Obama On Limitations He Faces In A Complicated World

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In his commencement address at West Point, President Obama laid out a range of goals. In an interview with Steve Inskeep, Obama discusses how he thinks he can use the time that he has left in office.


This is MORNING EDITION from NPR News. Good morning, I'm David Greene in Washington.


And I'm Steve Inskeep in New York. Let's hear more of our talk with President Obama at West Point. We questioned the president on his foreign policy. He had just finished his speech to graduating army cadets.


PRESIDENT BARACK OBAMA: You are the first class to graduate since 9/11 who may not be sent into combat in Iraq or Afghanistan.


INSKEEP: The president plans to drop the U.S. commitment in Afghanistan below 10,000 troops next year and to zero before he leaves office. The question for the president is what comes next? His speech laid out a range of goals, from chasing extremists in Africa to finally closing the prison at the Guantanamo Bay naval base.

When he continued the discussion of foreign policy with us, we asked this second term president how he thinks he can use the time he has left. In recent months, he has referred to limitations he faces in a complex world.

We talked about hitting singles and doubles on foreign policy. We talked about handing the baton from one president or one person in history to another. I wonder if you're at a point in your second term where even though there's well over two years to go, that you have to think about narrowing possibilities and a more limited legalistically accomplish type.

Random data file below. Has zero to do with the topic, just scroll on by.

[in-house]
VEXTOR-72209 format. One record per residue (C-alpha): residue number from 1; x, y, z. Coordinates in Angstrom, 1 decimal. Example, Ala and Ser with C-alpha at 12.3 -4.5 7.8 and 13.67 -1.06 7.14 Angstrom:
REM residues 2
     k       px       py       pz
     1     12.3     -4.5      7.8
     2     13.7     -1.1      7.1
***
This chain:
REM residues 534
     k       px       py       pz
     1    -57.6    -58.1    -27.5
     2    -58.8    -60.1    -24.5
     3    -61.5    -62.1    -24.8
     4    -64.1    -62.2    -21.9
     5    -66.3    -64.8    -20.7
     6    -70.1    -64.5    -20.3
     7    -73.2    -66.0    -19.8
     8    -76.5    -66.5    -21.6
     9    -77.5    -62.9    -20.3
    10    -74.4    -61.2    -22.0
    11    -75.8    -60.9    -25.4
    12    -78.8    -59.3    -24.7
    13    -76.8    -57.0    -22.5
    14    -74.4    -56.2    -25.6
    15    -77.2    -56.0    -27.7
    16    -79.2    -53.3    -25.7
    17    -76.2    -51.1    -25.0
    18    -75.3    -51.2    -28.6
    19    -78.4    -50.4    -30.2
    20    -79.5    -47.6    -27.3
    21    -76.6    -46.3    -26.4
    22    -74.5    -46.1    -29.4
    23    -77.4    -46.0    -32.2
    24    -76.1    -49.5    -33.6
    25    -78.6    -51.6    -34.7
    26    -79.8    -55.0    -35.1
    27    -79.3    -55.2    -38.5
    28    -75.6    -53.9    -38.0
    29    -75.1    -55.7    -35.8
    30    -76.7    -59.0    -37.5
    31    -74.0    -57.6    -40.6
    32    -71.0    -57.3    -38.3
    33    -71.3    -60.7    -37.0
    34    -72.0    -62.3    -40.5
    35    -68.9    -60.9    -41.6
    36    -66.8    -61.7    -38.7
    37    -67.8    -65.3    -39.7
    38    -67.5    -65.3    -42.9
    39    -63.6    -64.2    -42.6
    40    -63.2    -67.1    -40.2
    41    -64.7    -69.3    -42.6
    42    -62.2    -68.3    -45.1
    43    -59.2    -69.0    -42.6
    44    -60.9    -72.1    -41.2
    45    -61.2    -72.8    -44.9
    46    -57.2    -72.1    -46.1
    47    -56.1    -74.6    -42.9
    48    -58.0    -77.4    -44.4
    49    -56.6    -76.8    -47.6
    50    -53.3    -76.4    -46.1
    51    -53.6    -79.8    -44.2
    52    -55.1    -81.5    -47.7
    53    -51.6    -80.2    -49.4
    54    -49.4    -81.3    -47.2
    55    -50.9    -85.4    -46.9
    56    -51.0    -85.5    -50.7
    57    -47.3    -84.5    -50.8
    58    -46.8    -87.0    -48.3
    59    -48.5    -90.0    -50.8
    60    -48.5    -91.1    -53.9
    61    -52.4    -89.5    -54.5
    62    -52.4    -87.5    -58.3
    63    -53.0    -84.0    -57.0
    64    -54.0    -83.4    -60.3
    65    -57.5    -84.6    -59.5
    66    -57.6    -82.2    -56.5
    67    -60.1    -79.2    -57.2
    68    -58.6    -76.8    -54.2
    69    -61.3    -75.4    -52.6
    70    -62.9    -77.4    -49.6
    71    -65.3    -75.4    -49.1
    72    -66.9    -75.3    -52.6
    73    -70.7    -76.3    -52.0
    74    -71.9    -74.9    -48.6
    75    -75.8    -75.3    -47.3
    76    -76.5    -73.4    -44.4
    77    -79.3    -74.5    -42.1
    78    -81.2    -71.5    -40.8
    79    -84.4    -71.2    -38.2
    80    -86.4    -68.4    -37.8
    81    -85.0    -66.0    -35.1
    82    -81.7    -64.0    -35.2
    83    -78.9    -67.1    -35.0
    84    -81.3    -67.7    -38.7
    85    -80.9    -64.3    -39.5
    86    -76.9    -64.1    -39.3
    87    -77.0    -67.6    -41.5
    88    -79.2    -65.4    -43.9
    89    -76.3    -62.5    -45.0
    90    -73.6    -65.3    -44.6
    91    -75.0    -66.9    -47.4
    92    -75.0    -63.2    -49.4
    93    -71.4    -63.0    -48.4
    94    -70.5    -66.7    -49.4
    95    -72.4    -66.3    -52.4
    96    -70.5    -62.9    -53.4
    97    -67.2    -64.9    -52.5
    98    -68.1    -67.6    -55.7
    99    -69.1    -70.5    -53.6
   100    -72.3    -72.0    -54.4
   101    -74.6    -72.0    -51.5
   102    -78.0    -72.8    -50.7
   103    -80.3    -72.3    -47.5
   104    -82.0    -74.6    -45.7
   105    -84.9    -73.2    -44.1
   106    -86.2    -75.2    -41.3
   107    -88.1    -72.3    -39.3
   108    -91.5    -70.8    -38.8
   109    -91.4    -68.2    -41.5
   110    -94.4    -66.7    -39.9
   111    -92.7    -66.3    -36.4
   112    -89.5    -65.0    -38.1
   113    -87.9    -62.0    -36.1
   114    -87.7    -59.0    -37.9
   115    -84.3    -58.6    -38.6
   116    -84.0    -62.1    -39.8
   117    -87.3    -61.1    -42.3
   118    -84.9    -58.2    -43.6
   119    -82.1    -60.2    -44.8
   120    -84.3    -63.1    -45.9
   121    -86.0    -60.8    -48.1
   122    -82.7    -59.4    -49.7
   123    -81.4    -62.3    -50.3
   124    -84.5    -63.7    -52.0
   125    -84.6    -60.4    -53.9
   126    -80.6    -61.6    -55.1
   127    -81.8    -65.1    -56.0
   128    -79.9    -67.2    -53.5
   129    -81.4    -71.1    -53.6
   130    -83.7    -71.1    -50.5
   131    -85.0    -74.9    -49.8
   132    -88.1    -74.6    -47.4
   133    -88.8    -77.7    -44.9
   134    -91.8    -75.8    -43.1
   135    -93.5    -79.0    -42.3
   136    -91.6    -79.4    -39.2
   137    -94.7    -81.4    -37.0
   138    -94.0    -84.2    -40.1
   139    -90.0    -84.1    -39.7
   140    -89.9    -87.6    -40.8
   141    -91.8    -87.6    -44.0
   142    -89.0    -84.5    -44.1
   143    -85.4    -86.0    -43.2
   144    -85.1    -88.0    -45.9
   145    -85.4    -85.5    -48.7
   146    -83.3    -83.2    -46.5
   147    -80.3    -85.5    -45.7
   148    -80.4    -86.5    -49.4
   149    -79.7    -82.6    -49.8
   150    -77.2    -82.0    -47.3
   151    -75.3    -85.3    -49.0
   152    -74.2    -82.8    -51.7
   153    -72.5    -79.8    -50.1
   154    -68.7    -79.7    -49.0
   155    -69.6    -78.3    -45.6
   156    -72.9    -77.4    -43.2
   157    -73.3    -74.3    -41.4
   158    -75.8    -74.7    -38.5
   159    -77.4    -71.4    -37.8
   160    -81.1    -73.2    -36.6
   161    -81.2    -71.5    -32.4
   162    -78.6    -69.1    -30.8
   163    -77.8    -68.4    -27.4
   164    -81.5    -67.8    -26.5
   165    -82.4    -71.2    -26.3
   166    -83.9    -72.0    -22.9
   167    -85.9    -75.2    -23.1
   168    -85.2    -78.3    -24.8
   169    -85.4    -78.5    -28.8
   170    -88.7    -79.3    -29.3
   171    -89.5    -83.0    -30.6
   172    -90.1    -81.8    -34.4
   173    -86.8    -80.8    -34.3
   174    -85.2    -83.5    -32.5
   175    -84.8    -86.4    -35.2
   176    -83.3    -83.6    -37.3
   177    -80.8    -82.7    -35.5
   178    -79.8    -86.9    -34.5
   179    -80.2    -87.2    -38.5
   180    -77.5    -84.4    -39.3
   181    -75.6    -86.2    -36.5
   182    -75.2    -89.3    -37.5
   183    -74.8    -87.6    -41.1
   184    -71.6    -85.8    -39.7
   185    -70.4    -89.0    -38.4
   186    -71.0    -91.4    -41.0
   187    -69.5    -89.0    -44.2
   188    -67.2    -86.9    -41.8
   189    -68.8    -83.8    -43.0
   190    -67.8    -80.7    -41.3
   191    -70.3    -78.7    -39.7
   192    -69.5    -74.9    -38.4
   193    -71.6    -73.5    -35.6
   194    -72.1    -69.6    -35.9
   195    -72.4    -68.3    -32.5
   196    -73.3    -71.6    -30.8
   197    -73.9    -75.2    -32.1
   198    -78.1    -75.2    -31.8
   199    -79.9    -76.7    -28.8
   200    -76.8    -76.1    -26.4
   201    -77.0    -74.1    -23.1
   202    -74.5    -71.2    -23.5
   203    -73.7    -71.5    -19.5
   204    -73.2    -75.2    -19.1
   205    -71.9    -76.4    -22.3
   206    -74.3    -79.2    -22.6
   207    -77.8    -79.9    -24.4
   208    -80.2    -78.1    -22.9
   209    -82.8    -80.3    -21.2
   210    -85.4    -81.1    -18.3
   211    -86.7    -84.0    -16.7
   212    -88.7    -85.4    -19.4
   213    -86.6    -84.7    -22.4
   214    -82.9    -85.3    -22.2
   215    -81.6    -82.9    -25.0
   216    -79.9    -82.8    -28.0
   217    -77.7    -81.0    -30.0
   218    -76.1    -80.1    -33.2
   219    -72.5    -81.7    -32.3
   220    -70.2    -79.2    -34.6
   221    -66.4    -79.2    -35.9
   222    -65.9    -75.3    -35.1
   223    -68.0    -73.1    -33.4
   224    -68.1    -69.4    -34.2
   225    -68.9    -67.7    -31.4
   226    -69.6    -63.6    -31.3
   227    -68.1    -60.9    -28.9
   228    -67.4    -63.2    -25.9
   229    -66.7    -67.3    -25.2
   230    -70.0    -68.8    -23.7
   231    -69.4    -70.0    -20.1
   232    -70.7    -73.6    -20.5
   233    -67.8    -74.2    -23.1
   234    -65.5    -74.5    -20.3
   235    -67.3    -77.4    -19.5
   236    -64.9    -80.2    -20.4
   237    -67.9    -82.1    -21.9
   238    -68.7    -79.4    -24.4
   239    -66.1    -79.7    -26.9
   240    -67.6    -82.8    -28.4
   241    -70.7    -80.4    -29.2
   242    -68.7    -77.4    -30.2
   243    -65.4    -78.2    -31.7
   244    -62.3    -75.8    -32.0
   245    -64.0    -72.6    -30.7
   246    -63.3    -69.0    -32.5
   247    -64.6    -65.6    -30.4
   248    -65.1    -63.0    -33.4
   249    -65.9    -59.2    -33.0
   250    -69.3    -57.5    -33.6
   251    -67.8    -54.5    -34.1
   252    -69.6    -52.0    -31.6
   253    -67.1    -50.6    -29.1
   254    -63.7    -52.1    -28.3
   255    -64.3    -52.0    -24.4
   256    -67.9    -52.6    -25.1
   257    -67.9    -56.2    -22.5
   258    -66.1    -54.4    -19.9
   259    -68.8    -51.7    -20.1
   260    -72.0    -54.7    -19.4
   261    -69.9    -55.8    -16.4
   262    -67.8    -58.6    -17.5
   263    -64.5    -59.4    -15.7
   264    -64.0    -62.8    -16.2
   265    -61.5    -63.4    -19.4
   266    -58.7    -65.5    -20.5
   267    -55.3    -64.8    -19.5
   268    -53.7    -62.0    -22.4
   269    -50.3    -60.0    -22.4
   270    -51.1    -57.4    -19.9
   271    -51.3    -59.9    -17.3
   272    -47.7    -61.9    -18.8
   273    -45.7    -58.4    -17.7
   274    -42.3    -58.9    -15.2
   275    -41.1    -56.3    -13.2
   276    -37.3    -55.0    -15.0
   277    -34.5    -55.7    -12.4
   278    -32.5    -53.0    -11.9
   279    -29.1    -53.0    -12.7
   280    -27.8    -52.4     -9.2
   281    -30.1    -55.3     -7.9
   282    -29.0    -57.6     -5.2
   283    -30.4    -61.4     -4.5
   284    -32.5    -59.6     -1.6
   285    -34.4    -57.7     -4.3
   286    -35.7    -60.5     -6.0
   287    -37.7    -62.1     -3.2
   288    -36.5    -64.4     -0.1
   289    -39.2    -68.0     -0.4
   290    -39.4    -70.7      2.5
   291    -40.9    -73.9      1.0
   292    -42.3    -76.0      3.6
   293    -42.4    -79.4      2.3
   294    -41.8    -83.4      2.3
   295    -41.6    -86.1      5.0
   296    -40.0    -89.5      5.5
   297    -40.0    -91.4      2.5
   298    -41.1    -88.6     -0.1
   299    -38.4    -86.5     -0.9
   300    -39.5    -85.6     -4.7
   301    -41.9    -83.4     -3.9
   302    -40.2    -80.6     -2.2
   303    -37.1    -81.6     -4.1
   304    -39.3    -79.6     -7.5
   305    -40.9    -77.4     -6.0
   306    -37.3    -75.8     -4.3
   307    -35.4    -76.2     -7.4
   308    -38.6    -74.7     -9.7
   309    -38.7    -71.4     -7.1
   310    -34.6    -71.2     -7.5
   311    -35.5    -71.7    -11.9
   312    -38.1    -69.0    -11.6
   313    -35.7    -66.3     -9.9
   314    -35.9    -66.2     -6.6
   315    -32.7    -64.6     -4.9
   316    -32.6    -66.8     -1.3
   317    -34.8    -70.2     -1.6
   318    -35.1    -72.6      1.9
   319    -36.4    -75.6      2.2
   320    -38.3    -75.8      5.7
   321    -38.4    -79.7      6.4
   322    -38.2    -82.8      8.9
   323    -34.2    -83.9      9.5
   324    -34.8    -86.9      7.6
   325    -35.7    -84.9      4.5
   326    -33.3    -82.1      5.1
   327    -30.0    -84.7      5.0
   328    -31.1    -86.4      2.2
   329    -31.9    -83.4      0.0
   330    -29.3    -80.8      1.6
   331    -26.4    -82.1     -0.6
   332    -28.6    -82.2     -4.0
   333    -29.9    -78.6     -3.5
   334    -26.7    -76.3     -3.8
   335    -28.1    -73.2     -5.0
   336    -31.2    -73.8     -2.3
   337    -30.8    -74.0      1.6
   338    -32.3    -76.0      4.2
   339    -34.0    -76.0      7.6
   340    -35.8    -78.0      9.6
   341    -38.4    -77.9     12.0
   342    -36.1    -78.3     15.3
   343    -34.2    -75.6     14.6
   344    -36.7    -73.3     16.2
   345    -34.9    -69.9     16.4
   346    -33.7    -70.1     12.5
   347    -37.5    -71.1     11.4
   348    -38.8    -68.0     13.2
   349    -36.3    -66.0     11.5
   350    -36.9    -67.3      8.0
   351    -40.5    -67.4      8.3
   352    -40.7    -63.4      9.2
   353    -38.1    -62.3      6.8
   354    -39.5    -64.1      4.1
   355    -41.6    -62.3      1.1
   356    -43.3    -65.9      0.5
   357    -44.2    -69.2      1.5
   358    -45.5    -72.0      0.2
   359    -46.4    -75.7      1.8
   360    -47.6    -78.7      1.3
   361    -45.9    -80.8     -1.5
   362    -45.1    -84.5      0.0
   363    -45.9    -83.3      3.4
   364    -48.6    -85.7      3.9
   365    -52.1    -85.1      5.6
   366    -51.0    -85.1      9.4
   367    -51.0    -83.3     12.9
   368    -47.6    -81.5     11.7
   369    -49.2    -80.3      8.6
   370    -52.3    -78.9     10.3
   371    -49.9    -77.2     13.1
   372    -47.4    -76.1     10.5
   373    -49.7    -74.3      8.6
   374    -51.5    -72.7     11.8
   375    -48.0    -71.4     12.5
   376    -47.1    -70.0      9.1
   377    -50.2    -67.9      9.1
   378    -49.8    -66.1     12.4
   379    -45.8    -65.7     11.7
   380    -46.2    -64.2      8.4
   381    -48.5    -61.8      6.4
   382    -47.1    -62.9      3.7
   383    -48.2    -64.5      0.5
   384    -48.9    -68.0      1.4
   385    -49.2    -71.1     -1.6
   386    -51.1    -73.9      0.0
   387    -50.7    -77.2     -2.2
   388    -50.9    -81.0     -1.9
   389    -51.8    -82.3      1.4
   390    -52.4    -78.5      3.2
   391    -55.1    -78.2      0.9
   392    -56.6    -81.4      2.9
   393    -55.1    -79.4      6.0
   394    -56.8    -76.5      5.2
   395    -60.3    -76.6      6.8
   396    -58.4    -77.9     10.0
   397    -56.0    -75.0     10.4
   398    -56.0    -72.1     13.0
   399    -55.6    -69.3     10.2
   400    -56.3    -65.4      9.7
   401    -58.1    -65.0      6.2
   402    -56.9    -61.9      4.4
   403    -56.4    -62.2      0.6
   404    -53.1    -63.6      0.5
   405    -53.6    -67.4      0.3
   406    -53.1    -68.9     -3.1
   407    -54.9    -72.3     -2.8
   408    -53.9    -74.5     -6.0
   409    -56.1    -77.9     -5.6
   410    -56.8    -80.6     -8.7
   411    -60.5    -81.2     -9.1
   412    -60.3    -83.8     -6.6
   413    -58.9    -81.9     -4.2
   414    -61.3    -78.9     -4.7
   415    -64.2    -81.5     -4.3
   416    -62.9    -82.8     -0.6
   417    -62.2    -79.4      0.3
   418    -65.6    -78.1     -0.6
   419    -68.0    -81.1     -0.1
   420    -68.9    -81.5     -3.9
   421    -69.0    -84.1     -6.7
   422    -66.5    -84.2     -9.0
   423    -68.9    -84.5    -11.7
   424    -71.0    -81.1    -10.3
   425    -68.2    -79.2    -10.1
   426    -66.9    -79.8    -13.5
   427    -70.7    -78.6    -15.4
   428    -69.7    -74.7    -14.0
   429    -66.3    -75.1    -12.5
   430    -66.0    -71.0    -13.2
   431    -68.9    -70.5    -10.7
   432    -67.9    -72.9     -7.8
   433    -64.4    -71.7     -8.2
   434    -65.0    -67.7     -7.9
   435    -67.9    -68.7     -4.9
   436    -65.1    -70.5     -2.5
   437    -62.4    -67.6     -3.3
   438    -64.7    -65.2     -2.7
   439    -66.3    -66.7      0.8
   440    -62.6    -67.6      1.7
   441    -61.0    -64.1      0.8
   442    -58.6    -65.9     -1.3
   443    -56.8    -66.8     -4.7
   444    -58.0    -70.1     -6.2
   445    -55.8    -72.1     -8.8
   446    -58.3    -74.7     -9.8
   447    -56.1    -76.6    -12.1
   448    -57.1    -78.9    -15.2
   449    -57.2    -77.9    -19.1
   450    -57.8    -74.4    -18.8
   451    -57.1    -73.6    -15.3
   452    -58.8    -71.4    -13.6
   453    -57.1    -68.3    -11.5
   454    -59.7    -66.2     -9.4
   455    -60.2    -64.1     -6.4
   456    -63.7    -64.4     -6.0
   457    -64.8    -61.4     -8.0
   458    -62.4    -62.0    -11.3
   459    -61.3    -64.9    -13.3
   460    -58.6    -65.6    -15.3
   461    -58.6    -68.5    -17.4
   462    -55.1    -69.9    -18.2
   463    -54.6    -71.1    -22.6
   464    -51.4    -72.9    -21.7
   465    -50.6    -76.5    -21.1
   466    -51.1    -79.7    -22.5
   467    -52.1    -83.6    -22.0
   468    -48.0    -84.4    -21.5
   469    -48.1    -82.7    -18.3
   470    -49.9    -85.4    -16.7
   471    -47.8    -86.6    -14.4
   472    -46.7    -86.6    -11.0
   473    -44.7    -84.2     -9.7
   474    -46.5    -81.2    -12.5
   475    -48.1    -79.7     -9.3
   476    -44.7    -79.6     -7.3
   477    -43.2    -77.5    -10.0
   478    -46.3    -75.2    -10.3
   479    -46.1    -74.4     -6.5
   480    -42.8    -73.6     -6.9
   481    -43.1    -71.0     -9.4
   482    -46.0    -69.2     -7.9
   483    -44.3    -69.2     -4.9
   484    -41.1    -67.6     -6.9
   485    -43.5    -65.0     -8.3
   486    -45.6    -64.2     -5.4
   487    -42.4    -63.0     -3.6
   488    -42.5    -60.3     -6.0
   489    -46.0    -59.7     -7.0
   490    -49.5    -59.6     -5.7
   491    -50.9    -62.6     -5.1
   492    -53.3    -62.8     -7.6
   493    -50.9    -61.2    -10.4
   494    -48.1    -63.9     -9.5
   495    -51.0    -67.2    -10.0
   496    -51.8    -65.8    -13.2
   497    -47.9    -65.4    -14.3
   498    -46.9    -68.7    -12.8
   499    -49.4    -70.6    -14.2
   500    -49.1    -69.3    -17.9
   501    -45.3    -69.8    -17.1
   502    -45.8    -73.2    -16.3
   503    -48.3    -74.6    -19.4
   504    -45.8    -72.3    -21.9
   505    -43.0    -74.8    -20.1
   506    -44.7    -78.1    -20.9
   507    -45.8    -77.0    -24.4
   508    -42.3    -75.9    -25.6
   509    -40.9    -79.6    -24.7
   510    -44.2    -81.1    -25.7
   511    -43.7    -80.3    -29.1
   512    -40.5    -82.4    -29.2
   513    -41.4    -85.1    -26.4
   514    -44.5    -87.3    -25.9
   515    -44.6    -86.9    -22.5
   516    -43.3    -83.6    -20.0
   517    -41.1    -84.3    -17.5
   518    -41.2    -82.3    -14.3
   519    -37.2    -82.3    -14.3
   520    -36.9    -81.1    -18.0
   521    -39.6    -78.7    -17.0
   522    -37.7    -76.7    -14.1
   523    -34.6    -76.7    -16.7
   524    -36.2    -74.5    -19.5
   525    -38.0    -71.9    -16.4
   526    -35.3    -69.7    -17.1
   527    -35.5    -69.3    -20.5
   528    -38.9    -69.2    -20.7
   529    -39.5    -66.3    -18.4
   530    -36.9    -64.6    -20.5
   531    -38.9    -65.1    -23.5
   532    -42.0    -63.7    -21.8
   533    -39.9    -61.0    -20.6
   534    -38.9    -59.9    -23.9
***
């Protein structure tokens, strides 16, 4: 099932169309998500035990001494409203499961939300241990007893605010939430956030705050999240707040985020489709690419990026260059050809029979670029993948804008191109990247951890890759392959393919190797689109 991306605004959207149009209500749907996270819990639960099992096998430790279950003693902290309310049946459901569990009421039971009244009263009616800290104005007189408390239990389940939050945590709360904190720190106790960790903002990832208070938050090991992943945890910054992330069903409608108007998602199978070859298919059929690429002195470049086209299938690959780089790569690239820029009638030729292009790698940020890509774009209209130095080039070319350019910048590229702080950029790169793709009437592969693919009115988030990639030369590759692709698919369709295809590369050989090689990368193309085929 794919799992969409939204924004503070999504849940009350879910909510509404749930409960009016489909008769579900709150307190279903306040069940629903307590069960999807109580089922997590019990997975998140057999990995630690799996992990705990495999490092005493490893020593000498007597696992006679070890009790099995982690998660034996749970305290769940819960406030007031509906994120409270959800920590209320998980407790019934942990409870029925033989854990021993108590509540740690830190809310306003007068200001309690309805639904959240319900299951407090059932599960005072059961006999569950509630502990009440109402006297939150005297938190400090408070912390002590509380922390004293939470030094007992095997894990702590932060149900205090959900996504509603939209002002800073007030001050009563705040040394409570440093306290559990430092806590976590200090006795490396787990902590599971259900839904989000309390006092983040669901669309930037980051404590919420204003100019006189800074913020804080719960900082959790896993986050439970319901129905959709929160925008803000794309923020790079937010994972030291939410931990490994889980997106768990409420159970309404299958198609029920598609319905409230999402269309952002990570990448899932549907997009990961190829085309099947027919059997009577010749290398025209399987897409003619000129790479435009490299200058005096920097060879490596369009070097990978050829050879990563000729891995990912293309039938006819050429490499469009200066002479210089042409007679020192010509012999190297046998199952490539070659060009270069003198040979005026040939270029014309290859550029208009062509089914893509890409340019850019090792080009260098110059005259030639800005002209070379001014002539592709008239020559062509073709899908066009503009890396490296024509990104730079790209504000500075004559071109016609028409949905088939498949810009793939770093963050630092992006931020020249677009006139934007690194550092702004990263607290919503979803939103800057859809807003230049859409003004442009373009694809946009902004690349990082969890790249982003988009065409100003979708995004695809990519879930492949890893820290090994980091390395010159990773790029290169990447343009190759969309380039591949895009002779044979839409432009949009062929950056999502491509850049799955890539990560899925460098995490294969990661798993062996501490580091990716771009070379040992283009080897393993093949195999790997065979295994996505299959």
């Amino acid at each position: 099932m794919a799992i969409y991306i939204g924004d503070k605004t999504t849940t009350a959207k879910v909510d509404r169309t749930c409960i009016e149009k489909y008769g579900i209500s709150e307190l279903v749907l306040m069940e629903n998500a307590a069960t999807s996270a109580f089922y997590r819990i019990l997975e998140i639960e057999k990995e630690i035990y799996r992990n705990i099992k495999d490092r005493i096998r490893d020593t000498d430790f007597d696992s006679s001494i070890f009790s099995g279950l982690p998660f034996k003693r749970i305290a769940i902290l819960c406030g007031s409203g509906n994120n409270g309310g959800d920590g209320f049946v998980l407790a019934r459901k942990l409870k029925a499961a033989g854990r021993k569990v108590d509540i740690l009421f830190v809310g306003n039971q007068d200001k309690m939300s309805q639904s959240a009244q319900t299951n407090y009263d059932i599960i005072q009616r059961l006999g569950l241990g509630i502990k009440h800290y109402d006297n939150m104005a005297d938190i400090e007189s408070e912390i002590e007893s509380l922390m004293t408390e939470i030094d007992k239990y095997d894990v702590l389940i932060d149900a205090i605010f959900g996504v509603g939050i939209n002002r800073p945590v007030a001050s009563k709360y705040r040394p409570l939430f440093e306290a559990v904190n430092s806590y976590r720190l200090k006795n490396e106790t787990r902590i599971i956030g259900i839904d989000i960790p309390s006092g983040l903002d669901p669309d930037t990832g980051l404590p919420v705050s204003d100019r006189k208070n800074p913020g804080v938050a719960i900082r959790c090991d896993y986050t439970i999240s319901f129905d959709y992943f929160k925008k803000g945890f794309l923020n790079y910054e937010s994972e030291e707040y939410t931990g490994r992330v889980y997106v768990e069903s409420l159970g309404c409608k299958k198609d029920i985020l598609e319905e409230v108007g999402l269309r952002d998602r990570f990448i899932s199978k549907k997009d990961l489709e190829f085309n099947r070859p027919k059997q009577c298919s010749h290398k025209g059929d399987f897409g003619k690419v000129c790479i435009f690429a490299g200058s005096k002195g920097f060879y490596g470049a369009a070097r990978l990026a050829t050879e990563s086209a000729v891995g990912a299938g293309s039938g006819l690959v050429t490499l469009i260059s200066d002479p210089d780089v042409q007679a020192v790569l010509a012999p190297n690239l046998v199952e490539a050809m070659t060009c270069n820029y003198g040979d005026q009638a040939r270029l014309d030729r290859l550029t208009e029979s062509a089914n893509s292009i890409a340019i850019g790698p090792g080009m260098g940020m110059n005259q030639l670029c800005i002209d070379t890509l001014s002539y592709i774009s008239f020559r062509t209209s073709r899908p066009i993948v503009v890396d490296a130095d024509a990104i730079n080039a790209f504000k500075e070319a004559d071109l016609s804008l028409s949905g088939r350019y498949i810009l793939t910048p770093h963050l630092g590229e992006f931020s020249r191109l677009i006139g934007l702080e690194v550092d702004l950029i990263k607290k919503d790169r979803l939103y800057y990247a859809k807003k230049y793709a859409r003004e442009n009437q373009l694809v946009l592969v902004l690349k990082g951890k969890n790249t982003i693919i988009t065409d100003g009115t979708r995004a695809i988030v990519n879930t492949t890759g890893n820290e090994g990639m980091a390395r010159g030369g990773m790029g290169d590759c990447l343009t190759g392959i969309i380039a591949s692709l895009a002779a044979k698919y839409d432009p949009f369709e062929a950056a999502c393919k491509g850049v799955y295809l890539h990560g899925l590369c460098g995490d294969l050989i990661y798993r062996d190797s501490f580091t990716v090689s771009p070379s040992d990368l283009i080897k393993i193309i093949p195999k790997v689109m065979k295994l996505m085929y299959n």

OBAMA: Well, I think that's always been the case. That was the case the first day in the Oval Office. You know, you don't walk into the presidency and completely remake the world and ignore history and ignore the problems that are already sitting there in the inbox. So you have to make choices about what's important and what's not.

It's interesting, though, you know, the comment I made about singles and doubles, I think, is only a partial quote. What I said was that when it comes to foreign policy, that oftentimes the United States has made mistakes - not by showing too much restraint, but by underestimating how challenging the environment is out there, not thinking through consequences. That there's a lot of blocking and tackling to foreign policy - to change sports metaphors - or if you want to stick to baseball, that a lot of what you want to do is to advance the ball on human rights, advance the ball on national security, advance the ball on energy independence - to put the ball in play.

And every once in a while, a pitch is going to come right over home plate that you can knock out for a home run, but you don't swing at every pitch. And we have opportunities right now, for example - and I talked about today, to advance an Iranian agreement on their nuclear program that could be historic. We may not get it, but there's a chance that it could still happen.

I have not yet given up on the possibility that both Israelis and Palestinians can see their self-interest in a peace deal that would provide Israel security that's recognized by its neighbors and make sure that Palestinians have a state of their own. So there are going to continue to be opportunities that come up, and what we want to do is make sure we're in position to seize those opportunities when they arise.

INSKEEP: Let me ask about one ball you've tried to advance your entire term. You wanted to close Guantanamo in your first year. About a year ago, you gave a speech in which you said you wanted to close Guantanamo. You referred to it again in this speech here at West Point.

OBAMA: Just chipping away at it.

INSKEEP: In the years since your last speech, in which you said you wanted to close Guantanamo, it's our understanding that only 12 - about 12 prisoners have been repatriated. The vast majority are still there. Has that problem proved to be so difficult there's a good chance you may hand Guantanamo over to your successor?